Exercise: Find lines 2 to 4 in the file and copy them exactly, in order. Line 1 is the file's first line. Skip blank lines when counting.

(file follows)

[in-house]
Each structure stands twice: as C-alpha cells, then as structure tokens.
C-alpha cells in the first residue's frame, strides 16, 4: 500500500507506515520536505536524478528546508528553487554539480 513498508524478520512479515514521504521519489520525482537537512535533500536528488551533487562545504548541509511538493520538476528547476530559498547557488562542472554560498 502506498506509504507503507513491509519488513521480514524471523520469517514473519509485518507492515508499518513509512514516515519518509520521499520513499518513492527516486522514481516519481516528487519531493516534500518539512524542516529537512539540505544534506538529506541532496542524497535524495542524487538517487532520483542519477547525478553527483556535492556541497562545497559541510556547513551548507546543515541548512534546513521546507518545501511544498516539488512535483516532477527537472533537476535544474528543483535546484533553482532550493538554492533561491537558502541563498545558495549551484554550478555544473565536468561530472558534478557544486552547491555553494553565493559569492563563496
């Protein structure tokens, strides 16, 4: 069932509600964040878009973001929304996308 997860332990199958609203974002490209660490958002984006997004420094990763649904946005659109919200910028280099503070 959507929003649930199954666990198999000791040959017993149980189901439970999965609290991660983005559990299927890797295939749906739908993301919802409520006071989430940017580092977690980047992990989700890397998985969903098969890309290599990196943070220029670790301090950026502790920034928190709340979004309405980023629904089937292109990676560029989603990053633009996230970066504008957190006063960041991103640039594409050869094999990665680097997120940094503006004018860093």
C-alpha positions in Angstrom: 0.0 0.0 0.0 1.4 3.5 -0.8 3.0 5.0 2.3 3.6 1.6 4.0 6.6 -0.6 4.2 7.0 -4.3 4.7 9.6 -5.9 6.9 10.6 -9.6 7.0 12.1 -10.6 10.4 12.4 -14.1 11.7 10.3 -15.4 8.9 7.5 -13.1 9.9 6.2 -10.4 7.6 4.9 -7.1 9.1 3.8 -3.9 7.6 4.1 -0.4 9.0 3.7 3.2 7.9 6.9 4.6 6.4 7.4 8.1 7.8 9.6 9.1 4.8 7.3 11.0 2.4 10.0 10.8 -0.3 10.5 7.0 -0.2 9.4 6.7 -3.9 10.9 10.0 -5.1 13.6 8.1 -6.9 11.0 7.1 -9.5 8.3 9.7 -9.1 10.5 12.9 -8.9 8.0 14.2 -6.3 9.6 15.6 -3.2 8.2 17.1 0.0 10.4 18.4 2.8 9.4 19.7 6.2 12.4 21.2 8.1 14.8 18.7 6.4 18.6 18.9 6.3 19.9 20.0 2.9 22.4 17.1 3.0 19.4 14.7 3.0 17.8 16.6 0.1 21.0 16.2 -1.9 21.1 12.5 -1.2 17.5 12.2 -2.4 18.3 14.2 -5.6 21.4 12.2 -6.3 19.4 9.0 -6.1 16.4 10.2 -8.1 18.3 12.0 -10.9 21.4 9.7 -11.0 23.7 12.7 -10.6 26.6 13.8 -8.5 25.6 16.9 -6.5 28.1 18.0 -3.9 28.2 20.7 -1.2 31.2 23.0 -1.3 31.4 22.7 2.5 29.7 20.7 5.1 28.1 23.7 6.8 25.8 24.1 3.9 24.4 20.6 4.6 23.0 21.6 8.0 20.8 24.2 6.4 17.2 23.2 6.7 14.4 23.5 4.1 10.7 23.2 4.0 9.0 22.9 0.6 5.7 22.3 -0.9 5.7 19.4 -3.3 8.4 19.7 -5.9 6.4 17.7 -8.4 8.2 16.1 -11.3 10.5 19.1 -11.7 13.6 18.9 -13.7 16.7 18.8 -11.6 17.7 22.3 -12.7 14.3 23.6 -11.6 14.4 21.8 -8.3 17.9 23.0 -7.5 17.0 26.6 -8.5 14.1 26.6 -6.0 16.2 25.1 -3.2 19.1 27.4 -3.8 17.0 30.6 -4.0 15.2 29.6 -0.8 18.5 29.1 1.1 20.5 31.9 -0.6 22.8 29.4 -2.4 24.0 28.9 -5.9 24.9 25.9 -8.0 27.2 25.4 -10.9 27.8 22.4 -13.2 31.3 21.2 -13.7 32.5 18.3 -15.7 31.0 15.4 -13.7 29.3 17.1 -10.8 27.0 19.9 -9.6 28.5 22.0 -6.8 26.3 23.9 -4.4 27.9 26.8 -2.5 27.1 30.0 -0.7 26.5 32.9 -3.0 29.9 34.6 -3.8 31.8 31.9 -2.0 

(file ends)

Each structure stands twice: as C-alpha cells, then as structure tokens.
C-alpha cells in the first residue's frame, strides 16, 4: 500500500507506515520536505536524478528546508528553487554539480 513498508524478520512479515514521504521519489520525482537537512535533500536528488551533487562545504548541509511538493520538476528547476530559498547557488562542472554560498 502506498506509504507503507513491509519488513521480514524471523520469517514473519509485518507492515508499518513509512514516515519518509520521499520513499518513492527516486522514481516519481516528487519531493516534500518539512524542516529537512539540505544534506538529506541532496542524497535524495542524487538517487532520483542519477547525478553527483556535492556541497562545497559541510556547513551548507546543515541548512534546513521546507518545501511544498516539488512535483516532477527537472533537476535544474528543483535546484533553482532550493538554492533561491537558502541563498545558495549551484554550478555544473565536468561530472558534478557544486552547491555553494553565493559569492563563496
């Protein structure tokens, strides 16, 4: 069932509600964040878009973001929304996308 997860332990199958609203974002490209660490958002984006997004420094990763649904946005659109919200910028280099503070 959507929003649930199954666990198999000791040959017993149980189901439970999965609290991660983005559990299927890797295939749906739908993301919802409520006071989430940017580092977690980047992990989700890397998985969903098969890309290599990196943070220029670790301090950026502790920034928190709340979004309405980023629904089937292109990676560029989603990053633009996230970066504008957190006063960041991103640039594409050869094999990665680097997120940094503006004018860093």